Zhang and Yu [5] observed that addition of semicrystalline isotactic poly(phenyl glycidyl ether) (i-PPGE) modifier resulted in change of particle size distribution, critical intensity factor, and crystallinity. Ochi et al. [6] recorded a measureable level of improvement in toughness by introducing a reactive elastomer carboxyl terminated liquid butadiene-acrylonitrile rubber (CTBN). Nigam et al. [7] used a carboxyl terminated polybutadiene (CTPB) on novolac epoxy resin which demonstrated enhancement in the material toughness in tensility, flexure, and impact. Pereira Soares et al. [8] used hydroxyl-terminated polybutadiene (HTPB) elastomer as toughening agent which showed that it is possible to obtain a 100% increase in impact resistance with HTPB concentration up to 5 phr (parts per hundred rubber). Liu et al. [9] studied the effects of curing agents, that is, 4,4-diaminodiphenyl methane (DDM), dicyandiamide (DICY), and diethylphosphite (DEP), on the 4-(N-maleimidophenyl) glycidyl ether (MPGE) which revealed that the crosslinked material possesses high glass transition, good thermal stability, and attractive flame retardant properties. Zhang [10] explained the advantages and disadvantages of using reactive liquid rubbers, functionally terminated engineering thermoplastics, reactive ductile diluents, and inorganic and hybrid particles as modifiers to improve fracture toughness. Cai et al. [11] conducted experiments on DGEBA epoxy resin with isocyanate terminated polyethers (ITPE) modifier showing that the thermal stability decreases with the introduction of ITPE while the impact and flexural strength of the cured modified epoxy increase with ITPE loading. Brooker et al. [12] incorporated thermoplastic toughener poly(ether sulfone) copolymer into epoxy system reporting that the ultimate tensile strength and fracture toughness increased with increasing thermoplastic content. Pearson and Yee [13] modified DGEBA with thermoplastic poly(phenylene oxide) (PPO) finding that the fracture toughness improved with PPO content in a linear fashion.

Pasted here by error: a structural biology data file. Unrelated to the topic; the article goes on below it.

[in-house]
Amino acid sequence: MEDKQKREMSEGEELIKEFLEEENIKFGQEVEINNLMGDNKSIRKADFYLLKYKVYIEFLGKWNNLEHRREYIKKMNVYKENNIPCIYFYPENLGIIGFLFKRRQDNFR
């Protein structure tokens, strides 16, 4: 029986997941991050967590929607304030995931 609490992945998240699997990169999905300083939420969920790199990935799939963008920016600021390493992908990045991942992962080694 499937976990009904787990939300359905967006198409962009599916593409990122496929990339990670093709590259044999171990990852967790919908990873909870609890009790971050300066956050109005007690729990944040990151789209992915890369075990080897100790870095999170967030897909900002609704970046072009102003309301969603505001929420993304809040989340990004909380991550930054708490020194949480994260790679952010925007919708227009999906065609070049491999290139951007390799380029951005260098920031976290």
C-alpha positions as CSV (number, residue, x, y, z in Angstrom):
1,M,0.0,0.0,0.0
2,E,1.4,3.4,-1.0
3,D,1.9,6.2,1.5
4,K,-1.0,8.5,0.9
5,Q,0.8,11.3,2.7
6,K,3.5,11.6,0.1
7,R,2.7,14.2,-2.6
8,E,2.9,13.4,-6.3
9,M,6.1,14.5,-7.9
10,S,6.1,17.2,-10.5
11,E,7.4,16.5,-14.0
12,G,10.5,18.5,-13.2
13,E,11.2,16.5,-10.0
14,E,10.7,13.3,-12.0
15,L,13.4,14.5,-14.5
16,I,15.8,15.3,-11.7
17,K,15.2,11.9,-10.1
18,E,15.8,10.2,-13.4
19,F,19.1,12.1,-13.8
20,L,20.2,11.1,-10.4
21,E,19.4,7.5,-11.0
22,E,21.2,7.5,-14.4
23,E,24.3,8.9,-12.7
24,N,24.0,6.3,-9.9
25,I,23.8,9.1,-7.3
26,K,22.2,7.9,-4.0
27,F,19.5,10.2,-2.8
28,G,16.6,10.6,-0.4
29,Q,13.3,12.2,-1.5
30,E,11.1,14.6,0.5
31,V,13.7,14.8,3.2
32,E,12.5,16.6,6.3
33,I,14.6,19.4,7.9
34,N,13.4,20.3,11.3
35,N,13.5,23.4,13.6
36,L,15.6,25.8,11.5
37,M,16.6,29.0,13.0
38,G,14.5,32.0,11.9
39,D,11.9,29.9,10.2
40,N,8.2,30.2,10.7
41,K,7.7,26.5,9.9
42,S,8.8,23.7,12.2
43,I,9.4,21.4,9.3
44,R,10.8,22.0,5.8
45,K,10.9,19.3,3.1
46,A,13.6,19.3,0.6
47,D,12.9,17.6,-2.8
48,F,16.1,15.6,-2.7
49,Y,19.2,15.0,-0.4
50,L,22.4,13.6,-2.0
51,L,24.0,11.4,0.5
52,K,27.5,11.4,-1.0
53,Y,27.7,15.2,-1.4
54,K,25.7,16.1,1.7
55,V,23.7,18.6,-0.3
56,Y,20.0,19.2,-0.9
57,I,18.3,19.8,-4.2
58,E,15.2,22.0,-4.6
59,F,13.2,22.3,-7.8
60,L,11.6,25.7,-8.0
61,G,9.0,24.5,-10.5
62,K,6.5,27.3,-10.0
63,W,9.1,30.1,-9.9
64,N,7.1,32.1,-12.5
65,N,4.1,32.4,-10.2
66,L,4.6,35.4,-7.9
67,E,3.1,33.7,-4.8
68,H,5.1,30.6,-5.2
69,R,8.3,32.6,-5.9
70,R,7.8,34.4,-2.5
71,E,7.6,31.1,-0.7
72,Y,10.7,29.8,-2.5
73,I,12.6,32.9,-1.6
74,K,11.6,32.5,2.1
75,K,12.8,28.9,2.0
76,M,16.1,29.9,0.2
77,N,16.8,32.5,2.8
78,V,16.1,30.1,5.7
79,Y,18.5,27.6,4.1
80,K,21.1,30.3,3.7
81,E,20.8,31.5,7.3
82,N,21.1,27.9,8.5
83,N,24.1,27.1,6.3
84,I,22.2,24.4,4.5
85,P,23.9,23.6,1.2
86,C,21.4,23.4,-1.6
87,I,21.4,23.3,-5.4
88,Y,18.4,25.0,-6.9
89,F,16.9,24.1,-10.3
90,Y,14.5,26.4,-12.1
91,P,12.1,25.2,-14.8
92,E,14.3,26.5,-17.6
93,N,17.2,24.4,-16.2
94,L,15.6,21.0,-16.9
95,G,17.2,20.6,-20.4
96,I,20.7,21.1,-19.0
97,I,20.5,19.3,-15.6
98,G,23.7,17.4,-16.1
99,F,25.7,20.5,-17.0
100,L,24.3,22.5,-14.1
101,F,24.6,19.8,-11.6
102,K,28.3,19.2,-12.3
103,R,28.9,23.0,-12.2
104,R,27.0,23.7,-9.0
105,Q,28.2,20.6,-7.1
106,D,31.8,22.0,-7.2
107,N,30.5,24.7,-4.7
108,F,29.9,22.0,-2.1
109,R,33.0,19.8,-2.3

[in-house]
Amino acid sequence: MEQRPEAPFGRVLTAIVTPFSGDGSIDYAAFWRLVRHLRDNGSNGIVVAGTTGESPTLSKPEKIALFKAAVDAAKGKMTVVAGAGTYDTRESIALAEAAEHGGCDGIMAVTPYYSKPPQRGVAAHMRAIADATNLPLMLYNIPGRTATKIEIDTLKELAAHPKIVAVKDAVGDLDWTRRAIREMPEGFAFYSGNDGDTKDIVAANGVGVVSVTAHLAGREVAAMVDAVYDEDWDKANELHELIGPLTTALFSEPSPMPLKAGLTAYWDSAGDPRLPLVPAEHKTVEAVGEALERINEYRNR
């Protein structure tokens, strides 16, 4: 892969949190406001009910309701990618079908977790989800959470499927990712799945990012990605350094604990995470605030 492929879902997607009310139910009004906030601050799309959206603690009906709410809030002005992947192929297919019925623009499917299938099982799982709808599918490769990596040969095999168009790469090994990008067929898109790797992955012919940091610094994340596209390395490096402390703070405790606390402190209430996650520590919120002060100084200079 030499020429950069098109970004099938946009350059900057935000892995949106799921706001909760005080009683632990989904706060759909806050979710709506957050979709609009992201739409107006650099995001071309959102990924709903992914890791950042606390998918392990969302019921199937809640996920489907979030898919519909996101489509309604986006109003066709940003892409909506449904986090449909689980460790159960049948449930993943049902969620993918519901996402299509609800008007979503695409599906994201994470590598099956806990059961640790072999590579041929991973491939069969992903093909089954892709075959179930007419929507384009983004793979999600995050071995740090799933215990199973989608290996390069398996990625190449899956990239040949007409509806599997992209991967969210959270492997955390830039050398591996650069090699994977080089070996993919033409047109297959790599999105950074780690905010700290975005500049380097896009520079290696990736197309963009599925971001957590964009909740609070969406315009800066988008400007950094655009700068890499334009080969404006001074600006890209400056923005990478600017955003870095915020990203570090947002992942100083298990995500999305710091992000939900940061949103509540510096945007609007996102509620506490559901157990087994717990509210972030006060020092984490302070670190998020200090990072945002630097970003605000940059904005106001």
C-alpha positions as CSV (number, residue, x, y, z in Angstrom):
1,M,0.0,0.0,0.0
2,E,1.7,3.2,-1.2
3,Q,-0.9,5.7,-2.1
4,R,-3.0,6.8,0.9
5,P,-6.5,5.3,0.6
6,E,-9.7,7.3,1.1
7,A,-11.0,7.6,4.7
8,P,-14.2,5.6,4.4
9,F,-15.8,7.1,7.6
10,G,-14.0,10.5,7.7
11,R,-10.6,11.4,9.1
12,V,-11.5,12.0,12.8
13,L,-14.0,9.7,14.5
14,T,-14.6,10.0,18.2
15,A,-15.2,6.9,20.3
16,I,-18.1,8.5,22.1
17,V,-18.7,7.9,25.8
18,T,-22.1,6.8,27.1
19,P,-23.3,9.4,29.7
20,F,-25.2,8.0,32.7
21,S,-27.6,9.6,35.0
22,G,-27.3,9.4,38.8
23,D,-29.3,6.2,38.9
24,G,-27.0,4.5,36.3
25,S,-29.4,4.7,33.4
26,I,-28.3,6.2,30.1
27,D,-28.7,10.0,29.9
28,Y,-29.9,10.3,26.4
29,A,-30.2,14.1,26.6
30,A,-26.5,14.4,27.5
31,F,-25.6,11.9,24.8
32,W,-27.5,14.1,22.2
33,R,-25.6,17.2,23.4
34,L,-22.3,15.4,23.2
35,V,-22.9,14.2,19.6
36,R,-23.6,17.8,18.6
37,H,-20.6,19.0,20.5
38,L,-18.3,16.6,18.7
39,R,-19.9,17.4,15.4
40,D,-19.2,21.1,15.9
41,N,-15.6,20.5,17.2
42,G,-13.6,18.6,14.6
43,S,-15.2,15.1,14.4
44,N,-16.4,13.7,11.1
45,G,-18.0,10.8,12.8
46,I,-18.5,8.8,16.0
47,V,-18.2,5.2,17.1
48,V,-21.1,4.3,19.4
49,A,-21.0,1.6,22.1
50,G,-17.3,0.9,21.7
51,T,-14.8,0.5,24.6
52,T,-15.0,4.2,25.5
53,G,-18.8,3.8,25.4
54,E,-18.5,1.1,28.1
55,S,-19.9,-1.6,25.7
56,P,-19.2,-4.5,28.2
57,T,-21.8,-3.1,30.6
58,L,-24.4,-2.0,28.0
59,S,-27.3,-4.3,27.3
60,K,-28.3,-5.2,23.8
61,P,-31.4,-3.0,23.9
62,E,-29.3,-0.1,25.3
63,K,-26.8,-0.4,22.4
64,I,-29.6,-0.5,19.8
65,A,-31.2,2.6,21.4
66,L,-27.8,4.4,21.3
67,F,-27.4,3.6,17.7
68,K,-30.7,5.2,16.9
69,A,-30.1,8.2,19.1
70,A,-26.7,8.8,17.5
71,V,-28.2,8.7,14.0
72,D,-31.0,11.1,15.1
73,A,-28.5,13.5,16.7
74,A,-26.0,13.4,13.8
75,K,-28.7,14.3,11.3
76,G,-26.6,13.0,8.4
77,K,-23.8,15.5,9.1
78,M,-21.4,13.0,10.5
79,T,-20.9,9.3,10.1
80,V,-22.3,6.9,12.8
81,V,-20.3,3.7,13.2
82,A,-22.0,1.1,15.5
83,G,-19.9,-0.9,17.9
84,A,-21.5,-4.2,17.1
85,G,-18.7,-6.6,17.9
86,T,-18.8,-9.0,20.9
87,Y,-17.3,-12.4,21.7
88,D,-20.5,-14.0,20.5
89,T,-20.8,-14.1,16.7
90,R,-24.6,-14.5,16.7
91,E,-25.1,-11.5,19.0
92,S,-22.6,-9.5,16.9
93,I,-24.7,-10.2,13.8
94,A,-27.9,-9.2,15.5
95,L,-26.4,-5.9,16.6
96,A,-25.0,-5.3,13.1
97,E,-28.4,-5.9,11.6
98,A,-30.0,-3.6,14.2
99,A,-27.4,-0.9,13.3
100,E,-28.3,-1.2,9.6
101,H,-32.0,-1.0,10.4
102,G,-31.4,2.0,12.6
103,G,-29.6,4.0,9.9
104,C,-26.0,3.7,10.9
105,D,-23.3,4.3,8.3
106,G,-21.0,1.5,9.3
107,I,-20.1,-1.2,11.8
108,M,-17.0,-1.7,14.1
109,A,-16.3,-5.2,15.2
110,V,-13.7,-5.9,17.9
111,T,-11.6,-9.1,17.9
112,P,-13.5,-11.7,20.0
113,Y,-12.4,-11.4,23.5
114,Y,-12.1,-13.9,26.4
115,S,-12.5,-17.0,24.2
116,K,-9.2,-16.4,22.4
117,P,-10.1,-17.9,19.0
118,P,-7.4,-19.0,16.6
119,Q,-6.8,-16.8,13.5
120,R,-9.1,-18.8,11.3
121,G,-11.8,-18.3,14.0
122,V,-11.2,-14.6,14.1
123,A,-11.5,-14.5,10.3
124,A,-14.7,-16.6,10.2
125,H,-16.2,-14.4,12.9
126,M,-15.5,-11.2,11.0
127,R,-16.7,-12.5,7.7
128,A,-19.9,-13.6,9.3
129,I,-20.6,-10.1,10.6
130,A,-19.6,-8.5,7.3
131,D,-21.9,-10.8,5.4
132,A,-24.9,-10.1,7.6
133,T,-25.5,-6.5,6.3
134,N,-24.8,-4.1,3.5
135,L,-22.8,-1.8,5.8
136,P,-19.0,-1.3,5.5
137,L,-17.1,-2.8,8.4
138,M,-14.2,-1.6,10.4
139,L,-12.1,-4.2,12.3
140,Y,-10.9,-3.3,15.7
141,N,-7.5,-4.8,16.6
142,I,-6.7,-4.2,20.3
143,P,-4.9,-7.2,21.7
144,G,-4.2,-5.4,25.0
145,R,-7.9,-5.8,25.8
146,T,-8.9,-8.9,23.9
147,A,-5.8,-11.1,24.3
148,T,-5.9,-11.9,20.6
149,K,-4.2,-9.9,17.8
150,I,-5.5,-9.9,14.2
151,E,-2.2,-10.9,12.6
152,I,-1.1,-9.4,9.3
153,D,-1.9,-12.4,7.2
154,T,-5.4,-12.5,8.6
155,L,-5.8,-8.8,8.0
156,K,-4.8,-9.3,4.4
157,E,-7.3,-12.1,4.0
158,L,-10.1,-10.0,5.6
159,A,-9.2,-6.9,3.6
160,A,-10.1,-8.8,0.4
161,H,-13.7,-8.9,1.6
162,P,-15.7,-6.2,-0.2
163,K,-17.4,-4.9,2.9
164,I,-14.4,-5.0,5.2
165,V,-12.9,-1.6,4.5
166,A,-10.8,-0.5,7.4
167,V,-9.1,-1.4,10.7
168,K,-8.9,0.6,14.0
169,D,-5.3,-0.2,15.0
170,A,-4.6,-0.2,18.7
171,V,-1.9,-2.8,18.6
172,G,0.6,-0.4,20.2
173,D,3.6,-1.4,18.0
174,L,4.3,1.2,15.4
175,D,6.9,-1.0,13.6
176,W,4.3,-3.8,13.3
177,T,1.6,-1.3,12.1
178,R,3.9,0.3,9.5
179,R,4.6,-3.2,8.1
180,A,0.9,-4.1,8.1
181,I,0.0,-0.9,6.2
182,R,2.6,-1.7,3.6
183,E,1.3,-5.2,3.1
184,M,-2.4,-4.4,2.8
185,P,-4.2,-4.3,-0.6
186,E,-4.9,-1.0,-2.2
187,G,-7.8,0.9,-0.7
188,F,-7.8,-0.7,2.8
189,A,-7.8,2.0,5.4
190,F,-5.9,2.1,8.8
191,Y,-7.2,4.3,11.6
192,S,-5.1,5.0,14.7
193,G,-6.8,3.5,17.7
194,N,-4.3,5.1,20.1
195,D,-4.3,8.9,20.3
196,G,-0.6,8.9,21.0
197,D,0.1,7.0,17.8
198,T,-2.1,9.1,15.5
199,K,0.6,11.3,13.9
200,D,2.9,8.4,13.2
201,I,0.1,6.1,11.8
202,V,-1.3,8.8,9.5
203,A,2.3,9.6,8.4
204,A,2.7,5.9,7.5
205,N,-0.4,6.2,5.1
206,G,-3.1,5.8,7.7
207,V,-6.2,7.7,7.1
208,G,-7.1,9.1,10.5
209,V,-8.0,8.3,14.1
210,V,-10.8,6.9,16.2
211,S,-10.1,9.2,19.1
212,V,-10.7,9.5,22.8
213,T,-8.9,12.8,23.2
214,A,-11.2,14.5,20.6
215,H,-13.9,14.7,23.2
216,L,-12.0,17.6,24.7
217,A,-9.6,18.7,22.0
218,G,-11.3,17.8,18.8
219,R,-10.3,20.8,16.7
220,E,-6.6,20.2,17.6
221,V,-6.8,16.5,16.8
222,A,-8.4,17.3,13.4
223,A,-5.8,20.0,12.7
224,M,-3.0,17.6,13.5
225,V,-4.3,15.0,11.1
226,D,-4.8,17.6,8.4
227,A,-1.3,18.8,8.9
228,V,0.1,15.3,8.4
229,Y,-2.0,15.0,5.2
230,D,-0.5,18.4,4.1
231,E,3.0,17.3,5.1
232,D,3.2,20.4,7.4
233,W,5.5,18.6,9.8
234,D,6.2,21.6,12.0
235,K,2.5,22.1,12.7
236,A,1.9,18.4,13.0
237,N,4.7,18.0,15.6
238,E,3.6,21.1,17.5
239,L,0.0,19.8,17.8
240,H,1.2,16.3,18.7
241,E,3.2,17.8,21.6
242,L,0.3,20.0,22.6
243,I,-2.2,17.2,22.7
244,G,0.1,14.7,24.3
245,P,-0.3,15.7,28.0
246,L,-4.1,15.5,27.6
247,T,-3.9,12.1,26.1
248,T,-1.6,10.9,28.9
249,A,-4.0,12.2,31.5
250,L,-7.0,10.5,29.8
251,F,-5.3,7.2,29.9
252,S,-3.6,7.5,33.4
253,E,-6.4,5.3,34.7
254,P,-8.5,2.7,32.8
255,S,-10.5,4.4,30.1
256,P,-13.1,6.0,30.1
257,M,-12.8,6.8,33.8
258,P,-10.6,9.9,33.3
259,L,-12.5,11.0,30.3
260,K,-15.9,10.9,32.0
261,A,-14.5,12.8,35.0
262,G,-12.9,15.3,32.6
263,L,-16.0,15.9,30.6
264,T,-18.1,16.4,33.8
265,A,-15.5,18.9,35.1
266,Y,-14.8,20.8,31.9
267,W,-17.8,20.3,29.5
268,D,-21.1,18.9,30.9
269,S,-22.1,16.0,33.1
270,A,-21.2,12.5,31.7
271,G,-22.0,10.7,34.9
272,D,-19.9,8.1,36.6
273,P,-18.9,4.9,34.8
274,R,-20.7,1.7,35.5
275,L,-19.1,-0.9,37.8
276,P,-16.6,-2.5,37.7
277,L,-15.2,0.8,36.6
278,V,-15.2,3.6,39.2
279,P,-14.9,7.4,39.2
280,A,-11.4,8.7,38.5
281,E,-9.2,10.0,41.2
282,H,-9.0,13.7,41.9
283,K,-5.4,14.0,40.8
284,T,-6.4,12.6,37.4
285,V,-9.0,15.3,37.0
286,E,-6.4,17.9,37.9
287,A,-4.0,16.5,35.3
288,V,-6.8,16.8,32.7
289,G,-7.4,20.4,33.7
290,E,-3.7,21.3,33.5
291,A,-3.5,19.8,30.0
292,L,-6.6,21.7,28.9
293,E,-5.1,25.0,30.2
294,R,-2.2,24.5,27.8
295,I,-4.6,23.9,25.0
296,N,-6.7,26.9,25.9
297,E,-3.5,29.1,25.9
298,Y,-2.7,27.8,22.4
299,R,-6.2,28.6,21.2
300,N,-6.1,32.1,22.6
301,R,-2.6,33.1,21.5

One of the most abundant and easily accessible naturally occurring polysaccharides commonly found in the exoskeleton of shrimps and crabs, chitin (2-Acetamido-2-deoxy–D-glucose, Figure 1), is a linear high molecular weight crystalline polysaccharide and, like cellulose, is made of β-(1→4) linked D-glucose. Chitosan (a biomedical cationic amino polysaccharide filler) is the N-deacetylated derivative of chitin [14] which, instead of the acetyl group in chitin, has the –NH2 chain (Figure 2). The presence of high nitrogen content (6.89%) in chitosan makes it feasible for use with epoxies while its antimicrobial properties provide added advantages. In the present study, chitosan is chosen as a modifier to DGEBA epoxy resin with hexamethylenediamine (HMDA) as a hardener to investigate the effects of chitosan loadings on the morphological, thermal, and mechanical properties of the resulting cured system.

2. Materials

2.1. Epoxy Resin